It's possible that yelling and screaming wasn't Bob's preferred mode of operating. But he had managed to get good at it. But that it was effective, but he followed the behaviors that others modeled.

I wonder if it bothered Bob on some level to yell at people like that. He was “just doing his job,” as people might say — and doing it the way that others expected him to do it.

The “command and control” mindset is strong in healthcare, still, in 2023. There might be a little less yelling and some of the punishing behaviors might be a little more subtle or even passive aggressive.

What happens when a young MHA graduate joins the management team at a hospital with that culture. Talk all you want about “how the new generation wants to do things differently,” are they able to hold true to that? Are they able to push back against that old way?

Or do they go along to get along?

I saw a friend ask the other day about focusing on the next generation of emerging leaders. You can't get the Bobs (in manufacturing or healthcare) to change their habits after 40 years perhaps.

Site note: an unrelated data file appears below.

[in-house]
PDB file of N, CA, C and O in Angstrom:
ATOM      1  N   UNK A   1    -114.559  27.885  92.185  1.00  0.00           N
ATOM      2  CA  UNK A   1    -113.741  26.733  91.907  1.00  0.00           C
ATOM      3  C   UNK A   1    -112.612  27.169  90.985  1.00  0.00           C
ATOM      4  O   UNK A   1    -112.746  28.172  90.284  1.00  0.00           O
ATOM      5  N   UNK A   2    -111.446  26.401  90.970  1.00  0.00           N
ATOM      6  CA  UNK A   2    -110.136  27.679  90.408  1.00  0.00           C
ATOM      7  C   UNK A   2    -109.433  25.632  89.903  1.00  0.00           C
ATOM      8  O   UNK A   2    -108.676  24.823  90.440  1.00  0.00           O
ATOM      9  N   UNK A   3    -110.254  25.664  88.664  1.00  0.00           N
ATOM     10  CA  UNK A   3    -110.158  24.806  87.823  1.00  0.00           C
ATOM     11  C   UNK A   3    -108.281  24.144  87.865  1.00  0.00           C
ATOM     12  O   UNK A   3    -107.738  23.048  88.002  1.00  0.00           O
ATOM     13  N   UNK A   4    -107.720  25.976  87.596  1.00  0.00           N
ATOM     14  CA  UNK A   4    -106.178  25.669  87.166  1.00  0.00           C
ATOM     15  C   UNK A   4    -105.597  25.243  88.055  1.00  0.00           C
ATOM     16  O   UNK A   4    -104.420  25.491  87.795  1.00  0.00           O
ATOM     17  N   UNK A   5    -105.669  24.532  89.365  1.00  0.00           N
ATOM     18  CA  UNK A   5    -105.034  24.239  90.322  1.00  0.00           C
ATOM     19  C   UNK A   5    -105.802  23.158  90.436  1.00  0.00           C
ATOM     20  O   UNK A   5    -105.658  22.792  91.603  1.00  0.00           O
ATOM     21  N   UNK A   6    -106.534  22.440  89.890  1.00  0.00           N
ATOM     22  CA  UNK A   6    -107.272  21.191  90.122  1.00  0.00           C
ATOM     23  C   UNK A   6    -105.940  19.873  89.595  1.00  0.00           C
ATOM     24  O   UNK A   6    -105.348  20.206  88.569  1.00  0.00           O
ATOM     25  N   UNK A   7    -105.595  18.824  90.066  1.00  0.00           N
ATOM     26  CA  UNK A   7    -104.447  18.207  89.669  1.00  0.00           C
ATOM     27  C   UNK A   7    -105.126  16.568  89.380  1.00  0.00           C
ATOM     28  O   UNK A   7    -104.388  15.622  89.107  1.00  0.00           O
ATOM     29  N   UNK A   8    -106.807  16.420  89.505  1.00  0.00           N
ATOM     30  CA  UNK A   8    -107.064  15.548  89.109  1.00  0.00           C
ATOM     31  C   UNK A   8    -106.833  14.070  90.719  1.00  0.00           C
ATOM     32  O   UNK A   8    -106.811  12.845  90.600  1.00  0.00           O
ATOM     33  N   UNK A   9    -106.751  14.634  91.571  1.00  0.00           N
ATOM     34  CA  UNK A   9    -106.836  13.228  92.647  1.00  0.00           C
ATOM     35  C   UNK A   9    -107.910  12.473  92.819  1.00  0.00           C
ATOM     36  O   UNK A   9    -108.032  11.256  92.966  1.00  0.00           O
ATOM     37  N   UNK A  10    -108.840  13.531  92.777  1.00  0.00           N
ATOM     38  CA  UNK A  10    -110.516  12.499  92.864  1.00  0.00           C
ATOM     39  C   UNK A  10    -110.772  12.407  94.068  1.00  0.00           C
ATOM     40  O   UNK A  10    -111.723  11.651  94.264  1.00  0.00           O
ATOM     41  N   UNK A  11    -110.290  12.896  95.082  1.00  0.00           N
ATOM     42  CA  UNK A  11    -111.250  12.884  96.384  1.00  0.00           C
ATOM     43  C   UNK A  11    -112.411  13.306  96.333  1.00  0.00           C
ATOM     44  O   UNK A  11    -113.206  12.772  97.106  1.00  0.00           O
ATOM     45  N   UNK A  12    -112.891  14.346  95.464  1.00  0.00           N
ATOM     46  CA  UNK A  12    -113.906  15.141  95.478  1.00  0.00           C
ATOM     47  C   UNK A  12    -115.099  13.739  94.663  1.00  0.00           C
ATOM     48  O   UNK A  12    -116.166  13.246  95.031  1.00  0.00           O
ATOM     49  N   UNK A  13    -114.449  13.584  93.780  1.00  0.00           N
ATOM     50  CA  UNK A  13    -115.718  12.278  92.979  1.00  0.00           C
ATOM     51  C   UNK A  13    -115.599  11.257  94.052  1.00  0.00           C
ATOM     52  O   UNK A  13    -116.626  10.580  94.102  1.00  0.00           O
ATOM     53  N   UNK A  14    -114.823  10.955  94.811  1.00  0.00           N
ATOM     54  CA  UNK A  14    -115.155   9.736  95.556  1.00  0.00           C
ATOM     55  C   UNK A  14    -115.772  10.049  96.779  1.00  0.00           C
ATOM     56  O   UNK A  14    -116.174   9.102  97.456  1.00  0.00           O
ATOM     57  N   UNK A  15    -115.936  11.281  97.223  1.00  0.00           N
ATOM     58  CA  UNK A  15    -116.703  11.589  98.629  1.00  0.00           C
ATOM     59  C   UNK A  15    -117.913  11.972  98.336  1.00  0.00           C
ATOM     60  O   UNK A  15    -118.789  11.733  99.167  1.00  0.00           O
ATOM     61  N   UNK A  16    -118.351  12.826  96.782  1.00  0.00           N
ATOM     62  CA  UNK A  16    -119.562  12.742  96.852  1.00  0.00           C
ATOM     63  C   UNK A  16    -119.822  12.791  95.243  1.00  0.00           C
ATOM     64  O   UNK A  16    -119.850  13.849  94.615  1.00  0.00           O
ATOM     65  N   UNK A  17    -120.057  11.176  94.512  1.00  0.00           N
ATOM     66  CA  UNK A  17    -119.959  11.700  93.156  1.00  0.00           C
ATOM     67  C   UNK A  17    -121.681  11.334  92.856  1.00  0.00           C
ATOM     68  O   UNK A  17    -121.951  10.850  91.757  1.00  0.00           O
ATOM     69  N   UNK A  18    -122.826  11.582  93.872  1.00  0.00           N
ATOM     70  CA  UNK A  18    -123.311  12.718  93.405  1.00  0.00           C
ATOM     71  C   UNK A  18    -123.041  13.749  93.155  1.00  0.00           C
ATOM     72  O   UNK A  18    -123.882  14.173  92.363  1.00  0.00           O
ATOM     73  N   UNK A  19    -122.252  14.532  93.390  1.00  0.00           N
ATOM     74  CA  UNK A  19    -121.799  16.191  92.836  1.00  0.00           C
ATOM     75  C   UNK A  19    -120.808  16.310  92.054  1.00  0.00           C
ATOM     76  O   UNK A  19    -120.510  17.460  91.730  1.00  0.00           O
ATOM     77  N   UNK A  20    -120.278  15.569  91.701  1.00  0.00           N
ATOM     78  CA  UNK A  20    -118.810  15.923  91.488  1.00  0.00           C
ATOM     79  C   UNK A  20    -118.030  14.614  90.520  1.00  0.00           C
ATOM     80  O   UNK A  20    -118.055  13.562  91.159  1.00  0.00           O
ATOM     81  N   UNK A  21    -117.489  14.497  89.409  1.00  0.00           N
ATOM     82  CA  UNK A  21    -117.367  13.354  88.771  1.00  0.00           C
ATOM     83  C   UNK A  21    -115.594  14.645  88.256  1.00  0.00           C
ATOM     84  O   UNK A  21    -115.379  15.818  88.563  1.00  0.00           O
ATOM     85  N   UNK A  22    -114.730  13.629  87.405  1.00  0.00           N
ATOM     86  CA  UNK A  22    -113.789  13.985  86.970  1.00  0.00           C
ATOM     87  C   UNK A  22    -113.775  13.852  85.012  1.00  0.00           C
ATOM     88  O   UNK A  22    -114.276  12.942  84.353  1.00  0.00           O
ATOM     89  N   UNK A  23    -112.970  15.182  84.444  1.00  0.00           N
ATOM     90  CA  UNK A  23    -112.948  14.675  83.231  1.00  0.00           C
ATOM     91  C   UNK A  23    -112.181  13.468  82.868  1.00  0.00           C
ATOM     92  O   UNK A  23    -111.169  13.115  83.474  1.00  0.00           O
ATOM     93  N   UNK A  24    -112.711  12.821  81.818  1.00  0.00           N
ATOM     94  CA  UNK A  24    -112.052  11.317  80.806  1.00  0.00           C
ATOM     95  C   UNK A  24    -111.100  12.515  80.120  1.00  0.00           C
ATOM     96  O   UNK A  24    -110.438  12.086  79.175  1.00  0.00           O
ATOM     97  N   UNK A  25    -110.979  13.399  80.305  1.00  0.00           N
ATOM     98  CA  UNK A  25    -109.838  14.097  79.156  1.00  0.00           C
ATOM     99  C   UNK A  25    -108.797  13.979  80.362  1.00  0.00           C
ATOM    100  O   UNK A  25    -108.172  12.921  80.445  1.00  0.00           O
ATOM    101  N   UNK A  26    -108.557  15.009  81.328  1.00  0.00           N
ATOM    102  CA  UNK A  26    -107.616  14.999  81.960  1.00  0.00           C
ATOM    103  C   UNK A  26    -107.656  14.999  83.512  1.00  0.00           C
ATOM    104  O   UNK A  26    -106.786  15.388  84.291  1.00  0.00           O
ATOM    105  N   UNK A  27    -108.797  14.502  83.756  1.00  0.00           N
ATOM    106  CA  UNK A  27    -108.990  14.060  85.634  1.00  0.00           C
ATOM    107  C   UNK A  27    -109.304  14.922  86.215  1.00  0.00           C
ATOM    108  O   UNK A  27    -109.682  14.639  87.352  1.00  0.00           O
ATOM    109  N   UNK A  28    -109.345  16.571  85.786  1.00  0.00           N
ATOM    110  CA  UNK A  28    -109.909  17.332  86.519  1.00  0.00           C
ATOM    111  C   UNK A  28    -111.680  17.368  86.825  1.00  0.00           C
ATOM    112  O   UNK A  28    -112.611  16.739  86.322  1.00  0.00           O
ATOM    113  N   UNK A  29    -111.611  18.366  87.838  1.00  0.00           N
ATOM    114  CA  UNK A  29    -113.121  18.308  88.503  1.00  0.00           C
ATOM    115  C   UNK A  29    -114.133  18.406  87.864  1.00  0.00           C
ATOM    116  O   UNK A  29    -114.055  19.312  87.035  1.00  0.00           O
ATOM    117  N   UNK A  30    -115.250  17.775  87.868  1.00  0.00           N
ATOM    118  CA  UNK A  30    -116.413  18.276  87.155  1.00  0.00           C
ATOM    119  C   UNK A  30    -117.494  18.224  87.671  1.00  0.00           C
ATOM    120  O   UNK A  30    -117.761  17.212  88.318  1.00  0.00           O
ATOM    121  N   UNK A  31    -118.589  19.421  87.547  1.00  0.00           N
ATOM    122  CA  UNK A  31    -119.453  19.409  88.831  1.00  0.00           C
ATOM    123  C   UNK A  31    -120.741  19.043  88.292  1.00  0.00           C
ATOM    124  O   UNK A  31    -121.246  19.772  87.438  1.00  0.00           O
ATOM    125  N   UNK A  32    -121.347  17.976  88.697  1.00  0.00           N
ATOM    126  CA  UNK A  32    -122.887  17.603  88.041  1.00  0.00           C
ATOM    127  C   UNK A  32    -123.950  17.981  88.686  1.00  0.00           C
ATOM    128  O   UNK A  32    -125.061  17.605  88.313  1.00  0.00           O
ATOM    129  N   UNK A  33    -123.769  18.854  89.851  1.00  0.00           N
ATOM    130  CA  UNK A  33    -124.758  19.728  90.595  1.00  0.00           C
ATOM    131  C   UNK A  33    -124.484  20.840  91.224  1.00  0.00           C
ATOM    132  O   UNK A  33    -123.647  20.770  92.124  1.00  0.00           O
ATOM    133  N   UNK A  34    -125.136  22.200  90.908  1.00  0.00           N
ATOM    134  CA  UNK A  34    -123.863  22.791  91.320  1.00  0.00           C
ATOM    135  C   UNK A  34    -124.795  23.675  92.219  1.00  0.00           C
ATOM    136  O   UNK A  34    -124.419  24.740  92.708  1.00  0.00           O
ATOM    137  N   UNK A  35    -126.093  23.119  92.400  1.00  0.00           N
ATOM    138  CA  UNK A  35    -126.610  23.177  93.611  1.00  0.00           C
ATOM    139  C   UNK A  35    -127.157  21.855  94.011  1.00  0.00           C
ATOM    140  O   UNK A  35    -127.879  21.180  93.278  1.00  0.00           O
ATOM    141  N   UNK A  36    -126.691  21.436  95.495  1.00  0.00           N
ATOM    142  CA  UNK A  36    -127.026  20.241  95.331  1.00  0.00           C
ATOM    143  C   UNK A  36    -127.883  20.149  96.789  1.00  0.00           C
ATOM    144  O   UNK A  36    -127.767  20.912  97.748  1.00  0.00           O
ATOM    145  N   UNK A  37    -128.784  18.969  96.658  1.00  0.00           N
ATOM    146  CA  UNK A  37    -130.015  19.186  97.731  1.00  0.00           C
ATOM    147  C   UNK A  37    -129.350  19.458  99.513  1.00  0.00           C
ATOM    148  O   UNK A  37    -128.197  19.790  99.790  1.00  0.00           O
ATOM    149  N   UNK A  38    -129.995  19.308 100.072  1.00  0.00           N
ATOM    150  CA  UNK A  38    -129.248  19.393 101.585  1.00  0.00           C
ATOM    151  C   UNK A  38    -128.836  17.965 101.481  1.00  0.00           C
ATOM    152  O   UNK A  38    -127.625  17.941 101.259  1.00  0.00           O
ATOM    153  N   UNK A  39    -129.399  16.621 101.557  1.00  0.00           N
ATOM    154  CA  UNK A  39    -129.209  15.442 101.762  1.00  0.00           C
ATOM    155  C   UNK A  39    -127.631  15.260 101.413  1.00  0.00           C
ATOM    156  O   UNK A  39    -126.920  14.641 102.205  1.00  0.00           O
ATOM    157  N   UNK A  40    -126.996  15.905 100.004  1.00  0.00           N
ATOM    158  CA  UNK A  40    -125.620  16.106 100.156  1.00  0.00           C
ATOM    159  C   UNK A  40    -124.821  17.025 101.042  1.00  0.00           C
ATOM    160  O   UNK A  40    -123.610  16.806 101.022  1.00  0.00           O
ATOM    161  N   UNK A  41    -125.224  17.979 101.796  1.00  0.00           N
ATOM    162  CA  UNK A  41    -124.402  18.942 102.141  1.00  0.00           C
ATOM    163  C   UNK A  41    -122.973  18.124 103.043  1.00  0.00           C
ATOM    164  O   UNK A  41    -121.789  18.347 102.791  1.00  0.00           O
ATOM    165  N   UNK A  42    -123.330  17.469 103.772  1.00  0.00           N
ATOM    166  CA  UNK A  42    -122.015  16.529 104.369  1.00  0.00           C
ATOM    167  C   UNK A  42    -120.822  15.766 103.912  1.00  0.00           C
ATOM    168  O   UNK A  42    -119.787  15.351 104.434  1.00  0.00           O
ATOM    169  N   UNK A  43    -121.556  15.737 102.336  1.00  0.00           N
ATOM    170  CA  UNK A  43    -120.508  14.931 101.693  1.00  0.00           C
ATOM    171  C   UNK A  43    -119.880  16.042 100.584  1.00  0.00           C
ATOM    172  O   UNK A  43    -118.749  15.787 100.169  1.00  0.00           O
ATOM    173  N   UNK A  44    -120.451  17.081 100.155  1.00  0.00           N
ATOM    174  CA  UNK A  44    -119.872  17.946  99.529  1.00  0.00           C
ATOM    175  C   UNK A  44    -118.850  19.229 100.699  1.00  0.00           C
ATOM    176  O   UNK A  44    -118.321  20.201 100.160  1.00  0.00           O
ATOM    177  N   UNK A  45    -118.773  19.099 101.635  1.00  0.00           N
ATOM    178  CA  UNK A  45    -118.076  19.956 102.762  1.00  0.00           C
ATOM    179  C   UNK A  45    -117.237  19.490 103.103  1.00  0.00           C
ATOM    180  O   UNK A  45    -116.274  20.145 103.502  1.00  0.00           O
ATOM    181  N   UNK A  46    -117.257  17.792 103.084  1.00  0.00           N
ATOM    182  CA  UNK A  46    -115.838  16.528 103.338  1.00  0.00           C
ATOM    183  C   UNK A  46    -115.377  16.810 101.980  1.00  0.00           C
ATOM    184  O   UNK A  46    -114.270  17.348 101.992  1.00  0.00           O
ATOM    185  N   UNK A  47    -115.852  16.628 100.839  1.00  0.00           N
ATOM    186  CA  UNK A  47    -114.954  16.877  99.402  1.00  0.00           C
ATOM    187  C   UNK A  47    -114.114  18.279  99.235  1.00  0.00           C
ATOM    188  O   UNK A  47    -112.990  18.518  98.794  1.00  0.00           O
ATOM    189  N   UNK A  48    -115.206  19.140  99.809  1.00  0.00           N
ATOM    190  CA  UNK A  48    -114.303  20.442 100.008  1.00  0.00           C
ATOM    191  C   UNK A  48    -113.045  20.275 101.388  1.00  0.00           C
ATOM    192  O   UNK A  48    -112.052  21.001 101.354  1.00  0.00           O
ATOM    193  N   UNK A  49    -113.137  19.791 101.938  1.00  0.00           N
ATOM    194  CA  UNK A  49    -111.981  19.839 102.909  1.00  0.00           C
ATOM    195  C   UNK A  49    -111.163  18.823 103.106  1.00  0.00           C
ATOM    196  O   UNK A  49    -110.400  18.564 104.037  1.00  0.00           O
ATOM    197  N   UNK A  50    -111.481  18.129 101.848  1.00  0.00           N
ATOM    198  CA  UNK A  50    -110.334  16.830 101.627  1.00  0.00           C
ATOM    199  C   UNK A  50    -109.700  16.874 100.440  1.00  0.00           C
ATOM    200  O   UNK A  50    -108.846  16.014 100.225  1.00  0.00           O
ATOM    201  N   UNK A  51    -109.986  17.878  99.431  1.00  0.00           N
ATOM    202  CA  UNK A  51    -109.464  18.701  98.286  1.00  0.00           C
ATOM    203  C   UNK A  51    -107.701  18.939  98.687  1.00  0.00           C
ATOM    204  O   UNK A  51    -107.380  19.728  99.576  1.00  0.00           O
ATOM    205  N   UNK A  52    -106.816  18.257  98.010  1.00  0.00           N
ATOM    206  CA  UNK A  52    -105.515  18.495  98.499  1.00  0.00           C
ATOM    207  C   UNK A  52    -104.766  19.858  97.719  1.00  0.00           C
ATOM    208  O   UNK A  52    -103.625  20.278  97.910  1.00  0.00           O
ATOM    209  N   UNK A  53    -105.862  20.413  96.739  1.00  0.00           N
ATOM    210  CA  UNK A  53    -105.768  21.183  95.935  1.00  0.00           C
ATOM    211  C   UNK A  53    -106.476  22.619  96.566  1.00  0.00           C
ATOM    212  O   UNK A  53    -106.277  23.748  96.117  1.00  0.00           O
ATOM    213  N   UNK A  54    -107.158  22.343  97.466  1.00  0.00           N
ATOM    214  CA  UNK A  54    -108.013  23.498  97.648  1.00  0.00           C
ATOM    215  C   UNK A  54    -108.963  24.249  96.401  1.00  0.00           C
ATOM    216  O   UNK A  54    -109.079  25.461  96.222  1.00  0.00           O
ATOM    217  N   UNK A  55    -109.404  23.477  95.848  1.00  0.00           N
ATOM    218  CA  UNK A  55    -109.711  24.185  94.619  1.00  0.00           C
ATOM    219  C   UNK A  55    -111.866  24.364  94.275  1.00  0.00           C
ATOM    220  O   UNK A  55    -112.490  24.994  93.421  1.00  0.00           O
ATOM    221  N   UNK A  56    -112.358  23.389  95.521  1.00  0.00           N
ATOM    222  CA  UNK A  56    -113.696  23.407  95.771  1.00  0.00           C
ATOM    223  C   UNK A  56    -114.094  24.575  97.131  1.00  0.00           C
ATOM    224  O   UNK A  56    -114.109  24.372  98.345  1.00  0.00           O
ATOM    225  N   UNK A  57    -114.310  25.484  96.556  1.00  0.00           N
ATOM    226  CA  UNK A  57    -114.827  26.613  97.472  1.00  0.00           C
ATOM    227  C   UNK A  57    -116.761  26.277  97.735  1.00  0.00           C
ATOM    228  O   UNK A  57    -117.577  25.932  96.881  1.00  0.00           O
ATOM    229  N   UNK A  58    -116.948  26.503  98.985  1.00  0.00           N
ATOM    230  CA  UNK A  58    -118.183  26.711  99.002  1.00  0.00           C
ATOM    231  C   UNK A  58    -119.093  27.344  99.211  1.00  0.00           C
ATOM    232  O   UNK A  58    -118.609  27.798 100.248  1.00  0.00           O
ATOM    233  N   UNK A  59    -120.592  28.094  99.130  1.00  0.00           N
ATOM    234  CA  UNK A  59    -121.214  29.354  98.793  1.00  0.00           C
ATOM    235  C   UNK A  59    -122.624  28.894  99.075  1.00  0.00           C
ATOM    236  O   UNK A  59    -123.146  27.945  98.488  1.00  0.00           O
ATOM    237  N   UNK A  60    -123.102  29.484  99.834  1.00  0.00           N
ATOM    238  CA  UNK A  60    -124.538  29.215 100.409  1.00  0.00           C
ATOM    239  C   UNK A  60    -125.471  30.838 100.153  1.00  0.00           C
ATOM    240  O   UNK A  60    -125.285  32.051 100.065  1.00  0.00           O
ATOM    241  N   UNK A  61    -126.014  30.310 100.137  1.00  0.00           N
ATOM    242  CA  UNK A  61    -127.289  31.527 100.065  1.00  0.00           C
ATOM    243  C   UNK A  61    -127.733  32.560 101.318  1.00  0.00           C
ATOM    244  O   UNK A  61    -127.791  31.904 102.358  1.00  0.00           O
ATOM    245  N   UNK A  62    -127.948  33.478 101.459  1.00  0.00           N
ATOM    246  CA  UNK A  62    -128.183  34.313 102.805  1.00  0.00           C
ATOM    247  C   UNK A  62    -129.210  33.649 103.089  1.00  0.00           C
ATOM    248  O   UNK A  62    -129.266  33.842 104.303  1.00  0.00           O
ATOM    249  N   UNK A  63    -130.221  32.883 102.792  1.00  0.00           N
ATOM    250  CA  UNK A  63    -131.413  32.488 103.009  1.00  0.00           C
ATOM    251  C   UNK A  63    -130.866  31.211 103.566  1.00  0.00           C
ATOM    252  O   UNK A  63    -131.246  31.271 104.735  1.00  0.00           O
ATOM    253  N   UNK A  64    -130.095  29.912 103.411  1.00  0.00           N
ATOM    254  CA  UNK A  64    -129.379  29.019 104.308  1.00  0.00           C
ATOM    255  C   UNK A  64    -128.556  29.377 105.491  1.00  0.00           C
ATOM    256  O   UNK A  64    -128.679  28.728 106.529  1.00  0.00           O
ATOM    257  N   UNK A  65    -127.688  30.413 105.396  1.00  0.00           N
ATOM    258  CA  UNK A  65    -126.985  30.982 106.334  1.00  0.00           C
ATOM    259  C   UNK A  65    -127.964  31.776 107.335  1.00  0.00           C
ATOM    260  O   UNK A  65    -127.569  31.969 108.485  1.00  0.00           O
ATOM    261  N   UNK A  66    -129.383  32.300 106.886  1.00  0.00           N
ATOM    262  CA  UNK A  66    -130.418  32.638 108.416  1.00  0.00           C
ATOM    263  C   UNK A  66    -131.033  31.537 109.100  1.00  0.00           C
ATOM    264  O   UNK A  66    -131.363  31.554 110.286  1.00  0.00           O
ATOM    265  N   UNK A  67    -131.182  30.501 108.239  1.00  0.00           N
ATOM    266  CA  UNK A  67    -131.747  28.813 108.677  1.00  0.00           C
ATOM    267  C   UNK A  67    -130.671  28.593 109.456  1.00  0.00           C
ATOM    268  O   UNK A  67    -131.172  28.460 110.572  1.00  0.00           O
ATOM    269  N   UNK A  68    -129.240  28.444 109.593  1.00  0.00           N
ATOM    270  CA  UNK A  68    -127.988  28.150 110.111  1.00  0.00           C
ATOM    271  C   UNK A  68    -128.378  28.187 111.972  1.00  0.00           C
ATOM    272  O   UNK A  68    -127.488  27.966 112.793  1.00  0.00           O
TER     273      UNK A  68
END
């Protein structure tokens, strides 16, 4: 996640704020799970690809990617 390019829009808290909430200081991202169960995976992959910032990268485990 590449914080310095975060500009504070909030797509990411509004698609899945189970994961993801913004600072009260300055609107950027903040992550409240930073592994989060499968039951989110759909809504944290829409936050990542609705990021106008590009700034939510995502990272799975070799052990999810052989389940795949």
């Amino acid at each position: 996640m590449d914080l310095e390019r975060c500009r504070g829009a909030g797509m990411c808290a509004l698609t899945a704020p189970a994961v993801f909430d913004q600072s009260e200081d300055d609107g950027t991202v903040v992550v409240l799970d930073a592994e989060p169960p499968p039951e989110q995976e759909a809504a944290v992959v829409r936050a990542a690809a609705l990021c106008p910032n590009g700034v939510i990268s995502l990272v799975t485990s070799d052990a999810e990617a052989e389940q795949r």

But can that next generation reach the top with the intent of changing things. Or does the system inevitably change those who rise through the ranks? Does that perpetuate the old system?

I think our best bet is when senior leaders — the CEO, I guess — start the culture change NOW, from the top. Larry, the second plant manager at GM, was really changing the culture and that started with HIS behaviors. That said, I'm sure he was an outlier, where the leaders above him (up through the CEO and the Board) weren't “lean thinkers.”